Monday, December 9, 2013

Irish Workers and Apartheid

Irish Workers and Apartheid

By Caoimhghin Ó Croidheáin
8 December 2013

On July 19th, 1984, Dunnes Stores worker Mary Manning refused to check out a customer’s South African fruit (Outspan).  Her union, IDATU (the Irish Distributive & Administrative Union), had directed their members not to handle goods from South Africa. She was given five minutes to change her mind and when she refused, she was suspended on the spot.[1] The 1980s were also a time of high unemployment making strike action a difficult decision for the workers.

Photo: Caoimhghin Ó Croidheáin

Photo: Derek Spiers

“Most of the workers at Dunnes in Henry Street went on strike that day, and eight of them joined Mary Manning and Karen Gearon thereafter. They would stay on strike for the next two and a half years, surviving on strike pay of £21 a week, returning to work only after the Irish government prohibited the sale of South African fruit and vegetables in Irish stores.”[2]

Photo: Caoimhghin Ó Croidheáin
(St Bernard was the Dunnes Stores brand)

This selfless action by Irish workers in 1984 led to extraordinary events as support for their actions grew despite fierce racist reaction by some individuals. Karen Gearon and Mary Manning were invited to meet Desmond Tutu in London and Gearon testified in front of the United Nations Special Committee Against Apartheid. Then things really hotted up when the girls were invited by Tutu to visit South Africa.

Photo: Caoimhghin Ó Croidheáin

““Myself and eight of the strikers flew to South Africa and weren’t allowed in,” says Brendan Archbold, the IDATU official in charge of the strike. “We were held at the airport and weren’t allowed contact our families for over 24 hours.” They were put on the next plane back home. The furore over their disappearance captured the public imagination. “It definitely changed the tide,” says Gearon.”[3]

Photo: Caoimhghin Ó Croidheáin

At the time, myself and many others would join the strike on Saturdays, the busiest day of the week for Dunne’s Stores. I was in my last year in art college and decided to base one of my final show prints on the strike.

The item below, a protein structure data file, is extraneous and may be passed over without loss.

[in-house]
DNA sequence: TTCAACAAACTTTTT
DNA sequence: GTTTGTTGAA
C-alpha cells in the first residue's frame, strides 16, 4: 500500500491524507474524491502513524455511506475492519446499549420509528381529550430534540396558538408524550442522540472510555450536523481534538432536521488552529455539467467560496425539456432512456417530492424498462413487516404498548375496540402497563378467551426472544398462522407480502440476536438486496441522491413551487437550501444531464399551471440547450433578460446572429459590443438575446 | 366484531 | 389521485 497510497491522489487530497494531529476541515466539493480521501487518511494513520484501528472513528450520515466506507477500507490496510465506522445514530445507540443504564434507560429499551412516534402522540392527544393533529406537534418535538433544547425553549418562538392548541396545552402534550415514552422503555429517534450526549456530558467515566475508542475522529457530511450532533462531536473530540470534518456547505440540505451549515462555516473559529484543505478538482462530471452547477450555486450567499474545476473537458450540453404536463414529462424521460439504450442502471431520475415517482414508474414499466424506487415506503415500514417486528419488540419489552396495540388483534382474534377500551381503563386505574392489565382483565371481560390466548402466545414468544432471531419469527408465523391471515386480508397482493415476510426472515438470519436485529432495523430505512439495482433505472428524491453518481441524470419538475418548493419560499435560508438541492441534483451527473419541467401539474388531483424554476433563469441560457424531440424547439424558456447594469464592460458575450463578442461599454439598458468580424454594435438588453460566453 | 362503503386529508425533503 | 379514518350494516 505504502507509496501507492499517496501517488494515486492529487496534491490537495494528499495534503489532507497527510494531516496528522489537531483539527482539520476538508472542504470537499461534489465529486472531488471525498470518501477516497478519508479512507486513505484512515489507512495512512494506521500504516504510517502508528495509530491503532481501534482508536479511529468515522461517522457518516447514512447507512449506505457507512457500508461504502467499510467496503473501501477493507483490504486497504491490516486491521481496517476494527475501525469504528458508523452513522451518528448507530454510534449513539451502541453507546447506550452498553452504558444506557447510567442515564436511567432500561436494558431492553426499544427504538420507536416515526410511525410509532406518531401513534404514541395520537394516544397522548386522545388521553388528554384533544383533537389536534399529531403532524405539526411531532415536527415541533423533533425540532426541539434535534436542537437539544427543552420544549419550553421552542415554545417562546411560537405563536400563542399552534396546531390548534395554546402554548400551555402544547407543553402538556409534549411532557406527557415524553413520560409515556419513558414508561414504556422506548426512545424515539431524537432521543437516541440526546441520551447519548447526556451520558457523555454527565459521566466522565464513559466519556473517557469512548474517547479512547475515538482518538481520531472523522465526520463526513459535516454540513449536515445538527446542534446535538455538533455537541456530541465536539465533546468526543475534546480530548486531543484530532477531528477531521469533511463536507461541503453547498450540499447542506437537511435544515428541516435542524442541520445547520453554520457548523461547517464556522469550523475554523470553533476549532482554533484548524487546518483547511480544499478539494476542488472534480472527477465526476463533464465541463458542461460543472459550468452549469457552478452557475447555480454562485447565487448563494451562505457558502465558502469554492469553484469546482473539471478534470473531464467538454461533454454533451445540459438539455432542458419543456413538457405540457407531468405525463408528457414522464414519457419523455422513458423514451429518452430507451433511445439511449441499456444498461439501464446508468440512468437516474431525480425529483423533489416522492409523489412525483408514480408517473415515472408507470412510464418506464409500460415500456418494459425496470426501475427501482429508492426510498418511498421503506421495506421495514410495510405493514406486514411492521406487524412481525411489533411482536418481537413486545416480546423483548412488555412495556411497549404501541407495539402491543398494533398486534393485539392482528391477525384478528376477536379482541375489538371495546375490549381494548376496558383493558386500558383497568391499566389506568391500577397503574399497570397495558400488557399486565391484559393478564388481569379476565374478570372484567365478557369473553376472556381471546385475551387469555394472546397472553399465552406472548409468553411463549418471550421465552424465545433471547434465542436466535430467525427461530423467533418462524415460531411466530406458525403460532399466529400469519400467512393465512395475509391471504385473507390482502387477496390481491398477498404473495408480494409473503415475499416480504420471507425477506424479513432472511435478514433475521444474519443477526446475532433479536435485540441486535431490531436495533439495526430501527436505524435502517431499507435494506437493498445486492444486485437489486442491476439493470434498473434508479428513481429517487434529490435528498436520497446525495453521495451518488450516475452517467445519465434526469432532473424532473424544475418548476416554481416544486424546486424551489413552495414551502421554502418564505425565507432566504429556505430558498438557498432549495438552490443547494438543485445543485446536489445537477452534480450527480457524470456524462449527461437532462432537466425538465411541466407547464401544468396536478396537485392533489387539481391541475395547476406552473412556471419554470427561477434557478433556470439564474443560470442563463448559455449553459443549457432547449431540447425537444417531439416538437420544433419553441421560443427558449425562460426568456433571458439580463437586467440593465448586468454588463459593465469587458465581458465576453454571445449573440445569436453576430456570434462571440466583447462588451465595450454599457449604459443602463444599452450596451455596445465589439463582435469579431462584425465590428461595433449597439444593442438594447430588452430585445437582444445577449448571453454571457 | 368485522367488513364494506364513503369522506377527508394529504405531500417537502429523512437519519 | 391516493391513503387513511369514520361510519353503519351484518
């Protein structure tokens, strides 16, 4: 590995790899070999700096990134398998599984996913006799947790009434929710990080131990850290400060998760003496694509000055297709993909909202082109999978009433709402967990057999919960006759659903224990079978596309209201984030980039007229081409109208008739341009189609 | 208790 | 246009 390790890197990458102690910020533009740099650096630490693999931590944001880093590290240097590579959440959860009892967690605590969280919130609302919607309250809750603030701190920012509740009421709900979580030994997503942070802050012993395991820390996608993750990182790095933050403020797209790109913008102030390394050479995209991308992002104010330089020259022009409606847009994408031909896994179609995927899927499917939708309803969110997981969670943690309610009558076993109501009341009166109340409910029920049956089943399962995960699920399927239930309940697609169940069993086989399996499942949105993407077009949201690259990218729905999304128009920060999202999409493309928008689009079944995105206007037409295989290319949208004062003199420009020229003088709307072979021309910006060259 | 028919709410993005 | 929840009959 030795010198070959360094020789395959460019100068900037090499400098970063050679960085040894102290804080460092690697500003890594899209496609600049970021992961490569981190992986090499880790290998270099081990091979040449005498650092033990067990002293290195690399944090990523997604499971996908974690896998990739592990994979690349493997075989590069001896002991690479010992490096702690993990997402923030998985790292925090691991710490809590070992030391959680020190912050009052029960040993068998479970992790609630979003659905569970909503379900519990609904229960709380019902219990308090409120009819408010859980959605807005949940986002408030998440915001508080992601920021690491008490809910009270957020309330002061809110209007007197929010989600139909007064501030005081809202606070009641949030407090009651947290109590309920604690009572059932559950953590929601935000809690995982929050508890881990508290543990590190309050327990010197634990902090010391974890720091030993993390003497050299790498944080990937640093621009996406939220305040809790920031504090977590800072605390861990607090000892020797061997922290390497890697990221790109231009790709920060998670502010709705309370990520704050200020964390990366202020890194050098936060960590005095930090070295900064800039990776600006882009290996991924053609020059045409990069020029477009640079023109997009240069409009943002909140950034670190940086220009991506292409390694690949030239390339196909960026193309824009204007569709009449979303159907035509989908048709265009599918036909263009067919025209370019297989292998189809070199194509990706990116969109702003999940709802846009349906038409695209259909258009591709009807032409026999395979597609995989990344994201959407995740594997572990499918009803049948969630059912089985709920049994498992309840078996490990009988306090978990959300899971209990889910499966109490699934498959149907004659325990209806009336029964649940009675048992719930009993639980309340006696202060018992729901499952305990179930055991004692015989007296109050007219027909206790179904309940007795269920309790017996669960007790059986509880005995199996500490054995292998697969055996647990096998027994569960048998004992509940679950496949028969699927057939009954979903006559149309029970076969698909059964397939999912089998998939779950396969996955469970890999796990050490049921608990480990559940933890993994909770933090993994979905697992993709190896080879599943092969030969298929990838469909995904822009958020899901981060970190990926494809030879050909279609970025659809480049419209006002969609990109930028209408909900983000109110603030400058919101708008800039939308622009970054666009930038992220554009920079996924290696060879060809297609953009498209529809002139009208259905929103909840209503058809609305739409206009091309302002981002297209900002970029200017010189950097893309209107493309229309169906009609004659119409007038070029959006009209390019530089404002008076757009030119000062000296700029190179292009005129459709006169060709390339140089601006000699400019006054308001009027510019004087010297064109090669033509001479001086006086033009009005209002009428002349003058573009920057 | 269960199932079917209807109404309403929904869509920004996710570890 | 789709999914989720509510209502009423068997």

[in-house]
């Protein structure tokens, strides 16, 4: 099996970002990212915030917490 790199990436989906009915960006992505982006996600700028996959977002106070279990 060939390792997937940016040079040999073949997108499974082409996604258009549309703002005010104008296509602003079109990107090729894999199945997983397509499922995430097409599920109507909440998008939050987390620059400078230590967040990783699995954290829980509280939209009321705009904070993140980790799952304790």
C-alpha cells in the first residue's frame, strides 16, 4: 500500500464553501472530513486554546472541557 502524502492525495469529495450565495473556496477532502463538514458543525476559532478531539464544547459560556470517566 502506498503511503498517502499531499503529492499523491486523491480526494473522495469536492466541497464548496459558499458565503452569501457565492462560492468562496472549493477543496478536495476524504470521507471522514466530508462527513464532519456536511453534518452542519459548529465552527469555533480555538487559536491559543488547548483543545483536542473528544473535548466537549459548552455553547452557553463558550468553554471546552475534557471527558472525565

Photo: Caoimhghin Ó Croidheáin

While taking photos of the offending oranges and grapefruit I was stopped by the management who threatened to take my film on the basis that I was ‘stealing their display designs’.  The finished print can be seen below.

'Fresh Ideas About Fruit', Silkscreen print by Caoimhghin Ó Croidheáin

The strike would last nearly 3 years before the Irish government banned South African goods from being sold in Ireland.

Their story entered the popular imagination as the Dunnes Stores strikers had songs written about them by Christy Moore (‘Dunnes Stores’[4]) and Ewan MacColl (‘Ten Young Women and One Young Man’).

Several months after being freed from prison in February 1990, Nelson Mandela met with some of the strikers when he visited Dublin and told them that their stand helped keep him going during his imprisonment.

Cathryn O’Reilly, from Finglas, one of the Dunnes Stores strikers, presenting Nelson Mandela with a Robert Ballagh print calling for the release of the Birmingham Six in 1990. Photograph: Frank Miller

In 2008 the workers strike action was commemorated with an official plaque in central Dublin.

Plaque to the Dunnes Stores Strikers, outside

The eleven Dunnes Stores workers from Henry Street were: Mary Manning, Cathryn O'Reilly, Karen Gearon, Theresa Mooney, Vonnie Munroe, Sandra Griffin, Alma Russell, Michelle Gavin, Liz Deasy, Dorothy Dooley and Tommy Davis. They were later joined by Brendan Barron who worked in the Crumlin branch of Dunnes Stores. [5]

Caoimhghin Ó Croidheáin  (@cocroidheain) is a prominent Irish artist who has exhibited widely around Ireland. His work consists of paintings based on cityscapes of Dublin, Irish history and geopolitical themes (  His blog of critical writing based on cinema, art and politics along with research on a database of Realist and Social Realist art from around the world can be viewed country by country at